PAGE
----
So USB 2.0 ports will go into a USB 2.0 header, USB 3.0 ports will go into USB 3.0 headers and so on.
USB 2.0 header
This is the simplest to follow.
It’s small and its pins are arranged in a 5 x 2 grid. USB 2.0 connectors have 9 pins. The missing 10th pin from the matrix serves as a key to correctly aligning the plug.
If you have a computer case with USB 2.0 ports, it will come with this plug:
USB 3.0 connector – aka USB 3.1 Gen 1, USB 3.2 Gen 1 connector
The USB 3.0 header has 19 pins arranged in a 2 x 10 array.
This title has been called by many different names including
- USB 3.0
- USB 3.1
- USB 3.1 Gen 1 port
- USB 3.2 Gen 1
Newer motherboards name this header as a USB 3.2 Gen 1 header. Older motherboards may have other names.
So, as the USB standard changes naming, so do motherboard manufacturers.
But basically, they are all the same.
If you have a PC case with USB 3.0 / 3.1 Gen 1 / 3.2 Gen 2 ports, it will come with a cable similar to the one shown below:
USB 3.1 Gen 2 Connector – aka USB 3.2 Gen 2 Header
The USB 3.1 Gen 2 connector has a very unique design. It does not have protruding pins like other USB connectors.
On modern motherboards, this is known as a USB 3.2 Gen 2 header.
If you have a PC case with a relevant port, it will come with the following cable.
USB 3.2 Gen 2 x 2 header
These are similar to the USB 3.1 Gen 2 connectors above. However, they do have dual channels that are specifically labeled as USB 3.2 Gen 2 x 2 in the specs.
These are very rare and only a few top select motherboards have them right now.
How to locate USB headers?
USB headers are often located on the bottom or right of the motherboard.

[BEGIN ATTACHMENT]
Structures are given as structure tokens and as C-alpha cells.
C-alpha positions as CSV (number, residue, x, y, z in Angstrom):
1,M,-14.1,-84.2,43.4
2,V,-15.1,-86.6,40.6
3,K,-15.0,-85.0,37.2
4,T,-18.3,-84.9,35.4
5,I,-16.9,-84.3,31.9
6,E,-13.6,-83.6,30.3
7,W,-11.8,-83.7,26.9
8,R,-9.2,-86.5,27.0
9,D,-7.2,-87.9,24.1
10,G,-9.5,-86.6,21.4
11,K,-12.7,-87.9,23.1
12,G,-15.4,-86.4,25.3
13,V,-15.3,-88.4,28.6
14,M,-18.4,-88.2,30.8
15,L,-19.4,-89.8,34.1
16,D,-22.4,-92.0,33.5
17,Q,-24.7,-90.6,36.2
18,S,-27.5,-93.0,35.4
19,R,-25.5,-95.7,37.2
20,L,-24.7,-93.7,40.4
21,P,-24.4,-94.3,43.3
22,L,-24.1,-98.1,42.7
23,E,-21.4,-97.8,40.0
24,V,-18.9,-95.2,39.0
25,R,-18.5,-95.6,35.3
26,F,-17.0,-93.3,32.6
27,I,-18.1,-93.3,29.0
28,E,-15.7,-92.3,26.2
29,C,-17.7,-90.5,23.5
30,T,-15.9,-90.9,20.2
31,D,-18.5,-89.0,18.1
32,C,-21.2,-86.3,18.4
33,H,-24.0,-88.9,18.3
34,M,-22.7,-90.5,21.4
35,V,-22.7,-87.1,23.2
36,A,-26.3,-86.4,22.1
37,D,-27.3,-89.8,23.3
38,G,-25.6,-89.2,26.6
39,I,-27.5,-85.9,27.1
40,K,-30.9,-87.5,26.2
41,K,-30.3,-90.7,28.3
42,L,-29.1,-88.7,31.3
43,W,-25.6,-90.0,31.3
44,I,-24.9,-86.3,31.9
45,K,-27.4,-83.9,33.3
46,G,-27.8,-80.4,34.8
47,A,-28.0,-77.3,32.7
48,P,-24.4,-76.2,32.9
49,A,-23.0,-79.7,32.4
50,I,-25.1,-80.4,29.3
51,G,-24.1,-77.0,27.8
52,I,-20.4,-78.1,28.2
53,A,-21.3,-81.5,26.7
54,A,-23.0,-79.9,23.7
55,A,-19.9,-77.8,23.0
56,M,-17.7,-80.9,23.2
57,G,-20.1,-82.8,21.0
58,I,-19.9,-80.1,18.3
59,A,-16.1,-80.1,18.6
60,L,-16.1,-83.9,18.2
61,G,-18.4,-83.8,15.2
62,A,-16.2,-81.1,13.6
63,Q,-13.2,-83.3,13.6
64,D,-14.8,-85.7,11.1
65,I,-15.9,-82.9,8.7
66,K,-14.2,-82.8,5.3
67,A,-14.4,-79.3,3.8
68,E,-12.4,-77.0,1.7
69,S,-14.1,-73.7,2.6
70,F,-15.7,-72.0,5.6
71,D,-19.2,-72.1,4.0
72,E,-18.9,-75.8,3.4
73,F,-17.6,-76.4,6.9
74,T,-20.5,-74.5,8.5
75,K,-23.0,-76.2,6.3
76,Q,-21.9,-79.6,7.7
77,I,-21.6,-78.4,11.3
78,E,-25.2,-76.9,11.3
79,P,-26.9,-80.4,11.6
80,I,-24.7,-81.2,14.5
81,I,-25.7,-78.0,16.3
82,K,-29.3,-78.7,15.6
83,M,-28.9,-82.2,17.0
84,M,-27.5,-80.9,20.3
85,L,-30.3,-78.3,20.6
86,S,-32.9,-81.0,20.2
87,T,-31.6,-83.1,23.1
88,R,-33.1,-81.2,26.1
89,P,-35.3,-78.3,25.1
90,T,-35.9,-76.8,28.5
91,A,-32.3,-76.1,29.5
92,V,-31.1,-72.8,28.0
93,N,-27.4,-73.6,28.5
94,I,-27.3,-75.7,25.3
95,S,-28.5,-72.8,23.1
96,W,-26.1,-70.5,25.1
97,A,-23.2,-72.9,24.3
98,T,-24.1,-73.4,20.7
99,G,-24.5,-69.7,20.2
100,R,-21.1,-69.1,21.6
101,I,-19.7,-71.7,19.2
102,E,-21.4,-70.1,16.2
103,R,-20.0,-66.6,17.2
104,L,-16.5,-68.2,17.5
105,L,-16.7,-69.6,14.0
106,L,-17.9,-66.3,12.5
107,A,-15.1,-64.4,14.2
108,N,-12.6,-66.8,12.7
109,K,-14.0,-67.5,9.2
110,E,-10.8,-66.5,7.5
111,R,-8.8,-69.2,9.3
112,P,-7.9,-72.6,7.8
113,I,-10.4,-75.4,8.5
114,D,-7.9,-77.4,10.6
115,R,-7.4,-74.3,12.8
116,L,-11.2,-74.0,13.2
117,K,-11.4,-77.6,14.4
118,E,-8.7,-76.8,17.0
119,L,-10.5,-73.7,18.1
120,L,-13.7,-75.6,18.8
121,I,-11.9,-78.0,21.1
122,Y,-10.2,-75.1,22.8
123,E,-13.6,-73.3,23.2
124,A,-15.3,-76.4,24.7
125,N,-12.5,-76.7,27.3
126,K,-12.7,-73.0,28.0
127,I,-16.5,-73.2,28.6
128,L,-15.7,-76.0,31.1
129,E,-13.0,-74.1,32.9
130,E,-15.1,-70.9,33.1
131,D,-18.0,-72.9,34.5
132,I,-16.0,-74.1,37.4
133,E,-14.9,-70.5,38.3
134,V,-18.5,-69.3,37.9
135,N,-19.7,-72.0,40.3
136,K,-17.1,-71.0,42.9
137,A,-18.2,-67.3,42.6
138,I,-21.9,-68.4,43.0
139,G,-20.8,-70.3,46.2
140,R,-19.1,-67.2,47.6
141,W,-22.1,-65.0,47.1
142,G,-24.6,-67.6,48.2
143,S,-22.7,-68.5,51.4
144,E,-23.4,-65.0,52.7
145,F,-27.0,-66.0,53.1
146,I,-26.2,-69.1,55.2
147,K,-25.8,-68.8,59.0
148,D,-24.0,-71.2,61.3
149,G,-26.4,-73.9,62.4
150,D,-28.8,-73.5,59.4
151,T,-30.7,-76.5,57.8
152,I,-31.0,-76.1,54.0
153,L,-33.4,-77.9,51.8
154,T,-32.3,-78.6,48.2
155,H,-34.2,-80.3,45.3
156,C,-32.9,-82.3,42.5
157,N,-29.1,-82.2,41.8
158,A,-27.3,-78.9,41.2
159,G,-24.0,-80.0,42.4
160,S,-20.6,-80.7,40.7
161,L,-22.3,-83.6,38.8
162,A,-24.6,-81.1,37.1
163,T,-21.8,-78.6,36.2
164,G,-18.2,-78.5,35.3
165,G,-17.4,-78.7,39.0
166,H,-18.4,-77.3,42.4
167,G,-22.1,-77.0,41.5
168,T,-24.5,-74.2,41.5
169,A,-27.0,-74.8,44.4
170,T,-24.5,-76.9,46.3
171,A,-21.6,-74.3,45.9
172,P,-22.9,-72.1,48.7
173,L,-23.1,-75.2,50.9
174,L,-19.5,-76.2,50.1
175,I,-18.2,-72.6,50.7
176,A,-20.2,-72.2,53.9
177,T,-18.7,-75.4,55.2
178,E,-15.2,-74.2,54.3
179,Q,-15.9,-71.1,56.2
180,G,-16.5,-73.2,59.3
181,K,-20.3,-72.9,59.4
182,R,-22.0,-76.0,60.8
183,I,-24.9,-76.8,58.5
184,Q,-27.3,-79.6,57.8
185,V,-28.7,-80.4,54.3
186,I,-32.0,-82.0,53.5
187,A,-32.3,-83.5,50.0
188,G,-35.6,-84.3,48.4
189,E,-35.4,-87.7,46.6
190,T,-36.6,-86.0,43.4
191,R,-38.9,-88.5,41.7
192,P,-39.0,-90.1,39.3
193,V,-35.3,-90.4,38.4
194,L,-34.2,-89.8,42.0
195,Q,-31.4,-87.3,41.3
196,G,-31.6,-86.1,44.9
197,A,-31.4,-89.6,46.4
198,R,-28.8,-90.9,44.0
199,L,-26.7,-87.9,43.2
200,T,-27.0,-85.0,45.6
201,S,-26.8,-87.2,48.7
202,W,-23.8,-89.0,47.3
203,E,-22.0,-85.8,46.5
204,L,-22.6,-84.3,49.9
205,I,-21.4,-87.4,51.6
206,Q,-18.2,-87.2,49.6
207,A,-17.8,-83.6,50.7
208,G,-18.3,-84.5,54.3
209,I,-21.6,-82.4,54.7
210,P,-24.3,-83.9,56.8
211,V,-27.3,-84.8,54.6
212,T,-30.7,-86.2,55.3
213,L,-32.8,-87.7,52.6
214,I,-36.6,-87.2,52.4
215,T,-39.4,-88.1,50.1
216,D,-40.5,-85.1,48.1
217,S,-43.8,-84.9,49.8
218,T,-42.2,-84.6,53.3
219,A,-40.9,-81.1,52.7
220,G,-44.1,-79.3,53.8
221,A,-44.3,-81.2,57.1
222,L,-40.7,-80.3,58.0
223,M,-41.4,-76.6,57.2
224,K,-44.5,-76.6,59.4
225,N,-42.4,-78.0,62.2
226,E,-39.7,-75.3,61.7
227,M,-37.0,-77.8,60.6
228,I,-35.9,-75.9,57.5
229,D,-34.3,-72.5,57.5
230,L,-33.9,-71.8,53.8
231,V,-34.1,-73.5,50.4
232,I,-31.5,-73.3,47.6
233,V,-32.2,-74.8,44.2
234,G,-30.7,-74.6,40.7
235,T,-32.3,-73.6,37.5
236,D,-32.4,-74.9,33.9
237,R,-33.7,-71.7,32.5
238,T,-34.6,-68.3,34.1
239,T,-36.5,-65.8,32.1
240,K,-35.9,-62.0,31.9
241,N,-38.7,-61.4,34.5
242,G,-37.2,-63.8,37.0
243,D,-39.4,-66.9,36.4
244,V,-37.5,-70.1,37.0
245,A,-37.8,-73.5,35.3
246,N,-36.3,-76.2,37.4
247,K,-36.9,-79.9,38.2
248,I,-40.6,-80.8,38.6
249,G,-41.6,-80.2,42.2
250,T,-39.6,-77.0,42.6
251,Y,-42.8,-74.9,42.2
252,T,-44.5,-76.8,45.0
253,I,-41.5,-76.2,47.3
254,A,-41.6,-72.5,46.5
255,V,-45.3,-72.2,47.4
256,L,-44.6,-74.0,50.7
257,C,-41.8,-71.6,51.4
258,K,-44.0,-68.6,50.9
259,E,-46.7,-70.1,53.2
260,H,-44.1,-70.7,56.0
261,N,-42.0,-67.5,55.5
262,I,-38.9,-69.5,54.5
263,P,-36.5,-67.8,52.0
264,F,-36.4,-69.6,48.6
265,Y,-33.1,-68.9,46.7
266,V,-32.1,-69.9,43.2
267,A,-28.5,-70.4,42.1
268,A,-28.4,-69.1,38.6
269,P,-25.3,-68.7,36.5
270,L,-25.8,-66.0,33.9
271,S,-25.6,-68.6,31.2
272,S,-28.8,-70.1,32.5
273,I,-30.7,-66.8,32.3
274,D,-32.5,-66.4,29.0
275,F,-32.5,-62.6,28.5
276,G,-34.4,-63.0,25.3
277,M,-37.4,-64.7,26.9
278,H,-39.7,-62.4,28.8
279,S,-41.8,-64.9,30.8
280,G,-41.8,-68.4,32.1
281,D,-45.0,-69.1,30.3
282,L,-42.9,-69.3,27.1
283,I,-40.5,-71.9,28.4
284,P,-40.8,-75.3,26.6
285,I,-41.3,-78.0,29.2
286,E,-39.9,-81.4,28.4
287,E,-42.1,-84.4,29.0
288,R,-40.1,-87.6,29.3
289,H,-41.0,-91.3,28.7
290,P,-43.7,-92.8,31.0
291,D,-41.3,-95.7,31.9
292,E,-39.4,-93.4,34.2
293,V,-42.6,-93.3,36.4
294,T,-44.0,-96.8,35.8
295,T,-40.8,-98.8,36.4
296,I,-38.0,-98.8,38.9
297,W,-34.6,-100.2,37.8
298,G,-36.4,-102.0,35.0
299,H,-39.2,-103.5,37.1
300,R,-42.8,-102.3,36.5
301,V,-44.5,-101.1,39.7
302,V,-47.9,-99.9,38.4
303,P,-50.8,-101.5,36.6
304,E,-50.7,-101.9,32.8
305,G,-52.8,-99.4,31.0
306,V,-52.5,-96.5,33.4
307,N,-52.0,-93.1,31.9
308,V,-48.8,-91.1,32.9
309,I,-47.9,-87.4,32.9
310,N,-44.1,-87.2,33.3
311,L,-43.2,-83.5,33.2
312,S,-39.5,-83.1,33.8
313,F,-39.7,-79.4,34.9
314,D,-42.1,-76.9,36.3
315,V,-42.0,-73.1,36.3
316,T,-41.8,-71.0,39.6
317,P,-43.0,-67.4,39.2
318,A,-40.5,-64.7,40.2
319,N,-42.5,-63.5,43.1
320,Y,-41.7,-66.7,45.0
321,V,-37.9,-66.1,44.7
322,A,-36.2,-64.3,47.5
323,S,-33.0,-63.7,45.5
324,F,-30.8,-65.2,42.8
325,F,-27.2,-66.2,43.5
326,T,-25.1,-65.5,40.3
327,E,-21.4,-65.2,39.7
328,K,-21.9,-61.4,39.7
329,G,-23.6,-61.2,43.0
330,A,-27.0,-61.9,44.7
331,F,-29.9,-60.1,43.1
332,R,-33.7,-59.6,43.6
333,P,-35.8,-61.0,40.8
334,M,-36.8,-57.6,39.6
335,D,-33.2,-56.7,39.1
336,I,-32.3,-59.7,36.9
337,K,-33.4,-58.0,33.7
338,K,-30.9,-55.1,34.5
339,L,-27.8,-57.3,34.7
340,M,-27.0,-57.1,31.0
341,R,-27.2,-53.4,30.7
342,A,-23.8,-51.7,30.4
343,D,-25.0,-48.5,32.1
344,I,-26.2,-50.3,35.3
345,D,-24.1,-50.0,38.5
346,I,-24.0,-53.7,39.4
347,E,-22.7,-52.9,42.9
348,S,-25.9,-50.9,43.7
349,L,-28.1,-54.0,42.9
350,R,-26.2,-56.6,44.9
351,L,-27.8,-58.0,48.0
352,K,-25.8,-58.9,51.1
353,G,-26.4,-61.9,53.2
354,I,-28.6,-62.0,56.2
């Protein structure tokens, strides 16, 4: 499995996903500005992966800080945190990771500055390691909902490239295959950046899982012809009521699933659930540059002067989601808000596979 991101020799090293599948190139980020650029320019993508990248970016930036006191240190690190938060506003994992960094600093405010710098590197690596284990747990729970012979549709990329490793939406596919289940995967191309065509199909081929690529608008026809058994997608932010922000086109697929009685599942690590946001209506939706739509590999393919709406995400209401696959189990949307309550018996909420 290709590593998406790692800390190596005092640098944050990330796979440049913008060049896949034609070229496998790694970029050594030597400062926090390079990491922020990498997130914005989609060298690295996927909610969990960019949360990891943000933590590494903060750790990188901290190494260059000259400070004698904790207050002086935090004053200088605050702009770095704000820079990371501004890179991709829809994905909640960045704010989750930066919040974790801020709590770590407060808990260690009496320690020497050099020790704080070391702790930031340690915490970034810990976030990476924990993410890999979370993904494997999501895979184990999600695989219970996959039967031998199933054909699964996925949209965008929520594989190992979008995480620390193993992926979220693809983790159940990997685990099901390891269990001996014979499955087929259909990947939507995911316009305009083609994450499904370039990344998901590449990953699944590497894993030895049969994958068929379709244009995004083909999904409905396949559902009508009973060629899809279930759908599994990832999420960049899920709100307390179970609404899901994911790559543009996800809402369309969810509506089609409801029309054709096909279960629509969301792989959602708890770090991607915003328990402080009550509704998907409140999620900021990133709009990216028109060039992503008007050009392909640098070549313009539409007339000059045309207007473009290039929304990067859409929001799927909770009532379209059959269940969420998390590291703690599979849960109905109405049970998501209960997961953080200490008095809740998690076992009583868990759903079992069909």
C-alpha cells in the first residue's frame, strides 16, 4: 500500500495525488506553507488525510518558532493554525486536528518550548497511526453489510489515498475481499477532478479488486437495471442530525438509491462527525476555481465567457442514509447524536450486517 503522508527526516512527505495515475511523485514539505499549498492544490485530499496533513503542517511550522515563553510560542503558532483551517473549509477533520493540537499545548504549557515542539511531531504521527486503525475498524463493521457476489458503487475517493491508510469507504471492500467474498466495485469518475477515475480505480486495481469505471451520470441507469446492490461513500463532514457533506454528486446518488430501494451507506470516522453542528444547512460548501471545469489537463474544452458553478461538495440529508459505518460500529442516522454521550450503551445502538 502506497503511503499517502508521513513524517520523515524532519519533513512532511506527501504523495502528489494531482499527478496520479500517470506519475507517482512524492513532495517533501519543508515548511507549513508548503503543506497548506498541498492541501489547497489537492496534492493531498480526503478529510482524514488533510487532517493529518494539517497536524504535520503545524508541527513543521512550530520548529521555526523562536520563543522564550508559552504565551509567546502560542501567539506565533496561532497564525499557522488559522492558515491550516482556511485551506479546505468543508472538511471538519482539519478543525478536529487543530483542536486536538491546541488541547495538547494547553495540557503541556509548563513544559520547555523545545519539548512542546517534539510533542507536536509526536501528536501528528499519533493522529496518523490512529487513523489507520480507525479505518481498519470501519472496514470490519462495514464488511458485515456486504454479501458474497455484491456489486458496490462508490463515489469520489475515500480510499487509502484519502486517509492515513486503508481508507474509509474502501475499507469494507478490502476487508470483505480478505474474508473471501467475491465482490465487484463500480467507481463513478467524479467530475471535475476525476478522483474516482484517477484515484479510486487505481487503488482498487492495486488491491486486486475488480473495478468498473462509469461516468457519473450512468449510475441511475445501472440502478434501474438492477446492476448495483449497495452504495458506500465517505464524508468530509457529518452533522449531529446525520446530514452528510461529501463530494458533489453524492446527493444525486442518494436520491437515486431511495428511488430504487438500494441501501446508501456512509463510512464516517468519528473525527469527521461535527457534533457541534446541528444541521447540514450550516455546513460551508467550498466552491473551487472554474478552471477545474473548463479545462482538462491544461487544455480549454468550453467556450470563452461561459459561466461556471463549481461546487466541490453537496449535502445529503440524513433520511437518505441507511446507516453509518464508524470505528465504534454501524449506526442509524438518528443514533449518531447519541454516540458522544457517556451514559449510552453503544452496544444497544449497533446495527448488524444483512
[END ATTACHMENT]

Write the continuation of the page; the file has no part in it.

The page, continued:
But basically, there are two ways to locate the exact USB headers.
through the directory
If you can find your way across the motherboard, it shouldn’t be too hard to locate the USB headers.
They are often categorized and may also indicate which edition they belong to.
Here you can see that my motherboard has two USB 2.0 headers. They are labeled as F_USB2 and F_USB1. I can tell by the pin count and header size that it belongs to USB 2.0.
Through the directory
Another easy way to find out where the USB headers are is to refer to the motherboard layout in the manual.
Can you use a USB 3.0 case port with a 3.2 header for your motherboard?
If your motherboard header is a 19-pin connector, you can.
USB 3.0, USB 3.1 Gen 1, and USB 3.2 Gen 1 ports are all the same. They use the same header and connector and have the same transfer speed of 5.0Gbps.
However, if you have a USB 3.1 Gen 2 port (aka USB 3.2 Gen 2 port), you will need to purchase an adapter to connect the enclosure’s 3.0 ports.
The USB ports on the rear I/O panel do not connect to the USB connectors
Motherboards also have USB ports on the rear I/O panel. These do not connect to USB connectors.
The USB ports on the box are not the same as USB expansion cards
A USB expansion card is placed in a PCIe slot. As such, they interact with your computer via PCIe lanes directly, and therefore do not require connection to USB connectors.
How many USB ports can a USB connector support?
In general, USB headers can support two USB ports per header, but this also depends on the type of header.
2.0 USB connector – supports two USB ports
USB 3.1 Gen 2 header is now called USB 3.2 Gen 2 Header – supports 1 port (usually Type C)
USB 3.2 Gen 2 x 2 – Supports 1 port (Type C only)
Is USB 3.2 Gen 2 the same as Thunderbolt 3?
no, they are not. Thunderbolt 3 ports have a completely different header.
In addition, Thunderbolt 3 is much faster with a transfer speed of up to 40Gbps! To put that in perspective, USB 3.2 Gen 2 reaches 10Gbps and dual-channel USB 3.2 Gen 2 x 2 reaches a transfer speed of 20Gbps.
Hence Thunderbolt 3.0 is twice as fast as dual-channel USB 3.2 Gen 2 x 2.